June 1978 was a special summer – you could hear the sounds of Muqadar Ka Sikander and Grease everywhere. My dad had taken me to see Pakistan play England at Edgbaston and though we lost I will never forget the delirious support given to the team by my dad and his mates and all the other Pakistan cricket supporters. As we sat on the wooden seats munching on greasy Katlamas and drinking coke from glass bottles our joyous singing could not avert a dismal performance from the visiting team. Cricket was like a religion in those days so it’s funny that we used to play our after school game outside a church on Ladypool Road.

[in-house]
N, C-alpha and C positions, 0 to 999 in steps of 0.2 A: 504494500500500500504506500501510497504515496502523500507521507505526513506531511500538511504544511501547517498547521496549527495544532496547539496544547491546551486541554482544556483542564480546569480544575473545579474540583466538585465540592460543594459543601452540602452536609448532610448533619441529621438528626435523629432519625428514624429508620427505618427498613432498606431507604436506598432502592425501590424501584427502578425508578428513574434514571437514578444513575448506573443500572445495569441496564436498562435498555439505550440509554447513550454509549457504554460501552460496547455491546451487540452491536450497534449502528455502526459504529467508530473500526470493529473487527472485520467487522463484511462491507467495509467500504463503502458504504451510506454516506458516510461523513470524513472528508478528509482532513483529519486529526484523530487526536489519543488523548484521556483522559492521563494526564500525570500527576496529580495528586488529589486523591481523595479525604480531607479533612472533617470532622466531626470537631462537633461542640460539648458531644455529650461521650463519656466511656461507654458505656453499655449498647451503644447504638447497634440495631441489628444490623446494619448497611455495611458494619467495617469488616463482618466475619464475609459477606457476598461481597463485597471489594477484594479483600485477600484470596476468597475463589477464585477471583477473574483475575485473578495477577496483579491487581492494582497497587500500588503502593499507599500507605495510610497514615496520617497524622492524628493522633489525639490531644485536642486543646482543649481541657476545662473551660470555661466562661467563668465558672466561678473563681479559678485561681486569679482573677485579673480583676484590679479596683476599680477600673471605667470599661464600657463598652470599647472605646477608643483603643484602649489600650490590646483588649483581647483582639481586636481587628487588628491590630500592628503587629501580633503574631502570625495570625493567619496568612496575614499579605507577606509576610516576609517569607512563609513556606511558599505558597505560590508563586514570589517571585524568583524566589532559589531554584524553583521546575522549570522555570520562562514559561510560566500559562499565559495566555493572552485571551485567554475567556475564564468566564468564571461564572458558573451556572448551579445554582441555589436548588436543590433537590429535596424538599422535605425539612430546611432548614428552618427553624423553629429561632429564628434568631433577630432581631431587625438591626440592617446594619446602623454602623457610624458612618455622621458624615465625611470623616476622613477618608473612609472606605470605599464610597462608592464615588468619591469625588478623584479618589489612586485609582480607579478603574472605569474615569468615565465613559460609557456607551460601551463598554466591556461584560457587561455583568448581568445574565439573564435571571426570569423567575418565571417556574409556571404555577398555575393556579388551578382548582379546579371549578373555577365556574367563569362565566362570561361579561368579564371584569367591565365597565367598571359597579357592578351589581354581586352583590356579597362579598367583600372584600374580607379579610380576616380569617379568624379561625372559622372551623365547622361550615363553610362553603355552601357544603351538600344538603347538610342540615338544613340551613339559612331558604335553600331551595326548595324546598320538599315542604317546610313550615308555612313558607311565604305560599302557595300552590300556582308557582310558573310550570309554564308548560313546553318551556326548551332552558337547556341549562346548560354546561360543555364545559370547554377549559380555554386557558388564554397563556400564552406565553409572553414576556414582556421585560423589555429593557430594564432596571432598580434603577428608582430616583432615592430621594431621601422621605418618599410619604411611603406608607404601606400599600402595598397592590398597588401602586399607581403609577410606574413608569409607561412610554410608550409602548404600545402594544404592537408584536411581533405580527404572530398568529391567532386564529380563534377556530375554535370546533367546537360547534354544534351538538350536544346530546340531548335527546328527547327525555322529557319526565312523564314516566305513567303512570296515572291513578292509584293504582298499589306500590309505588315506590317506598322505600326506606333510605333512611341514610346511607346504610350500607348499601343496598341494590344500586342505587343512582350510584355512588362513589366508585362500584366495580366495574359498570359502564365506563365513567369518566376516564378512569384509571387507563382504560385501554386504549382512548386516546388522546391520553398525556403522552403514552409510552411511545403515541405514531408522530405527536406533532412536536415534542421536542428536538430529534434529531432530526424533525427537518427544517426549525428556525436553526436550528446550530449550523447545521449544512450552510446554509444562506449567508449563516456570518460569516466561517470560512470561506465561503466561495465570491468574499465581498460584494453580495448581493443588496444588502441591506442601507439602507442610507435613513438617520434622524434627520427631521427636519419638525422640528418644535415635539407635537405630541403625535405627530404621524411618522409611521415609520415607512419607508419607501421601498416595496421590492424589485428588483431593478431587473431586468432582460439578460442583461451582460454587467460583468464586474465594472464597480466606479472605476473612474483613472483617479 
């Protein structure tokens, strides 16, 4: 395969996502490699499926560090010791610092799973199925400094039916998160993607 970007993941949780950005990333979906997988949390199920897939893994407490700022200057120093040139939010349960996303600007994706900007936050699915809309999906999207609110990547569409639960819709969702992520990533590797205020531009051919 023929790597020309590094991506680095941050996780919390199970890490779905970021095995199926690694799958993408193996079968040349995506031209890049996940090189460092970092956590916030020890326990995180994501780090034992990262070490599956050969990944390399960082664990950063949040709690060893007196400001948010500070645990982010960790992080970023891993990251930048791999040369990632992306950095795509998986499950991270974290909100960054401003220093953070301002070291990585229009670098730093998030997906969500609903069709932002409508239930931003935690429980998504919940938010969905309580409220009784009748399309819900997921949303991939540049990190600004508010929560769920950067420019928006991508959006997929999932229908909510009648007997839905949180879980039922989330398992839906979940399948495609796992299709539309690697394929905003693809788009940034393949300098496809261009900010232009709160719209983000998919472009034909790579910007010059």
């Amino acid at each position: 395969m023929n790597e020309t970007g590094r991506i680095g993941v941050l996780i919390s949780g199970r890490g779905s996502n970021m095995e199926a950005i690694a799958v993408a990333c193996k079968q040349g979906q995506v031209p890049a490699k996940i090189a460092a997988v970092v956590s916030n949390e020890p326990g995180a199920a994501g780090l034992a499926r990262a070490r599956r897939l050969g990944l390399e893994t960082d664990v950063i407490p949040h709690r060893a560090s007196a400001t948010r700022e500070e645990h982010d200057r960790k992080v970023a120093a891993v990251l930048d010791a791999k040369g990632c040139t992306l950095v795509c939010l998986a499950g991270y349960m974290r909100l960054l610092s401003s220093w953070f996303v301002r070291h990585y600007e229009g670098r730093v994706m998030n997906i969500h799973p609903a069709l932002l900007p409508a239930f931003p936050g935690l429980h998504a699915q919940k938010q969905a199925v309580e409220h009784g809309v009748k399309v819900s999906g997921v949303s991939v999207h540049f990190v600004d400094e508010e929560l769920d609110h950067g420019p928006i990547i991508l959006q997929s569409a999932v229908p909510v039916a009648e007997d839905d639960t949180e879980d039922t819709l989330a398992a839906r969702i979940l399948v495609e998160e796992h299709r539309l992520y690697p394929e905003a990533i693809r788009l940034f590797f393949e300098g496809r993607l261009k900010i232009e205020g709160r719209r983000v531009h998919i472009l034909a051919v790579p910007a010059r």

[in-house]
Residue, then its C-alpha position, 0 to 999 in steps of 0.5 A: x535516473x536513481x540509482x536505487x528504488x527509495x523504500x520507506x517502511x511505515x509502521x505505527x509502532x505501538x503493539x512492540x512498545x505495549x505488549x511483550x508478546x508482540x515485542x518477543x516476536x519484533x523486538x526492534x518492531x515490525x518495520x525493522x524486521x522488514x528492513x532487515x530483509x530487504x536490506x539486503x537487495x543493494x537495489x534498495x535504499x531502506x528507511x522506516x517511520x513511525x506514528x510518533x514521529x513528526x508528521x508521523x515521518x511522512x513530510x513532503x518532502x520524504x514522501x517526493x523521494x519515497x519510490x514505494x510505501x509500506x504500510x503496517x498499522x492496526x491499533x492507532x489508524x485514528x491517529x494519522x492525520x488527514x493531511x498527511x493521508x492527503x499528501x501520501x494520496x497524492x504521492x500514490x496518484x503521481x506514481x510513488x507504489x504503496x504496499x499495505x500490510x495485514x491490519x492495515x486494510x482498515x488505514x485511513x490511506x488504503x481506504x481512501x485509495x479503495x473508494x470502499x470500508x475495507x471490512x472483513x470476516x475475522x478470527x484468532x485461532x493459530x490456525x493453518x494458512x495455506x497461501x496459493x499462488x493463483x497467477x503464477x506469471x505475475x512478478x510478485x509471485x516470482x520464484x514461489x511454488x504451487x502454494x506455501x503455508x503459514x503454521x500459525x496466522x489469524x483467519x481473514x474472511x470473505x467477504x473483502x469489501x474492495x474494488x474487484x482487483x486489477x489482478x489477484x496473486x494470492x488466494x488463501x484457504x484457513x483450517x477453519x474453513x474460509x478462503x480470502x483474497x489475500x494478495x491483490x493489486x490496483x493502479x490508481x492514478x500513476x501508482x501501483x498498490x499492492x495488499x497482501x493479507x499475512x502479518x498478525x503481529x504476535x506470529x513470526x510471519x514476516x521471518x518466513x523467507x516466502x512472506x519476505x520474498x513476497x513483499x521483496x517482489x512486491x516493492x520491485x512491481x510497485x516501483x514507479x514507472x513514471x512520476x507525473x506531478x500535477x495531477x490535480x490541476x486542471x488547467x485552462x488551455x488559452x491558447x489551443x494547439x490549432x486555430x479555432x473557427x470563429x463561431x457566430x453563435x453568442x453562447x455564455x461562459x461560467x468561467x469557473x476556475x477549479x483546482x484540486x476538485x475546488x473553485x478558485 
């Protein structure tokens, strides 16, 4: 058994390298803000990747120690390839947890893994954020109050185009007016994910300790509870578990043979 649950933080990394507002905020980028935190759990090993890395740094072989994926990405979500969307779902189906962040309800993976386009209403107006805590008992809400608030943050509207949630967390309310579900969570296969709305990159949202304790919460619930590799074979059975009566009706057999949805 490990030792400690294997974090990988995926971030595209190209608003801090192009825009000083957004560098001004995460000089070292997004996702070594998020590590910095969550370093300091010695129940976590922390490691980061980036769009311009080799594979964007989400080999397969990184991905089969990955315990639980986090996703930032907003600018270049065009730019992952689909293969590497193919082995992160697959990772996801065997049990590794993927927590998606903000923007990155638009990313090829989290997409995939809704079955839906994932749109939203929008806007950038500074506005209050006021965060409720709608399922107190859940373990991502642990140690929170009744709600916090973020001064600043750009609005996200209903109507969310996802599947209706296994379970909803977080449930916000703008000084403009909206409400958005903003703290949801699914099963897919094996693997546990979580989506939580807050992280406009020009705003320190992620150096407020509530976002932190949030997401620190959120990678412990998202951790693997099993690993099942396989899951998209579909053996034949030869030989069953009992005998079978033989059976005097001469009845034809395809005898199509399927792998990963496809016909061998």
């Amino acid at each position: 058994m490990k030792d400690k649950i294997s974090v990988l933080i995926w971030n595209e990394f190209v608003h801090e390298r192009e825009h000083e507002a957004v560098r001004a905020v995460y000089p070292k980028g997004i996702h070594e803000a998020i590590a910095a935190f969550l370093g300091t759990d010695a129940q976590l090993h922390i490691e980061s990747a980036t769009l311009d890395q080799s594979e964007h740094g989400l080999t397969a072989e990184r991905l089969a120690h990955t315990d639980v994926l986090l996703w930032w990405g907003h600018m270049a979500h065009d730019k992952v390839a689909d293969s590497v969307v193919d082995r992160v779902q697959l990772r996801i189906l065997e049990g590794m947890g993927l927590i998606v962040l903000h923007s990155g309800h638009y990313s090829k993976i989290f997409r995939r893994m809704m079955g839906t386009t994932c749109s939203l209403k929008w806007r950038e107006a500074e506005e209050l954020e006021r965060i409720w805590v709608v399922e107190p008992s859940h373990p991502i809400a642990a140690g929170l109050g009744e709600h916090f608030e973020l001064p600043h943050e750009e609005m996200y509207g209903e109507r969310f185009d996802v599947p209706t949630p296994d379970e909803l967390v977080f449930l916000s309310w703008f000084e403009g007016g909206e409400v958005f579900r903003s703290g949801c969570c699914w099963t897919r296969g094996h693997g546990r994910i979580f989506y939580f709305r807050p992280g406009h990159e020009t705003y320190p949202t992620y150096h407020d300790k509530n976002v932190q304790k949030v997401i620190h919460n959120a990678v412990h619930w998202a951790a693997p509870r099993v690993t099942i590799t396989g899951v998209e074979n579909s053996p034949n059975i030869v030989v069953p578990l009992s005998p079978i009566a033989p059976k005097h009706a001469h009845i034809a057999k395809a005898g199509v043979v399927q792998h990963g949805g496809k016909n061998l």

Raised by a few steps off the street, the flat forecourt of Saint Barnabas’ church was a surface perfect for bowling and batting. For the wickets, we piled up our school satchels against the church door. The building only opened on Sunday mornings so no one seemed to mind our 3 or 4 a-side games taking place there.
We bowled from the ‘King Kong End’ because a few years earlier a huge statue of Kong loomed over the second-hand car lot on the other side of the road. The broad chested, open-mouthed giant looked on angrily as he umpired our highly competitive games. Though he had disappeared we still honored him: If we managed to get the soft rubber ball to land in his former stomping ground that was deemed to be a six. More often than not we would hit passing traffic and annoy the odd driver.
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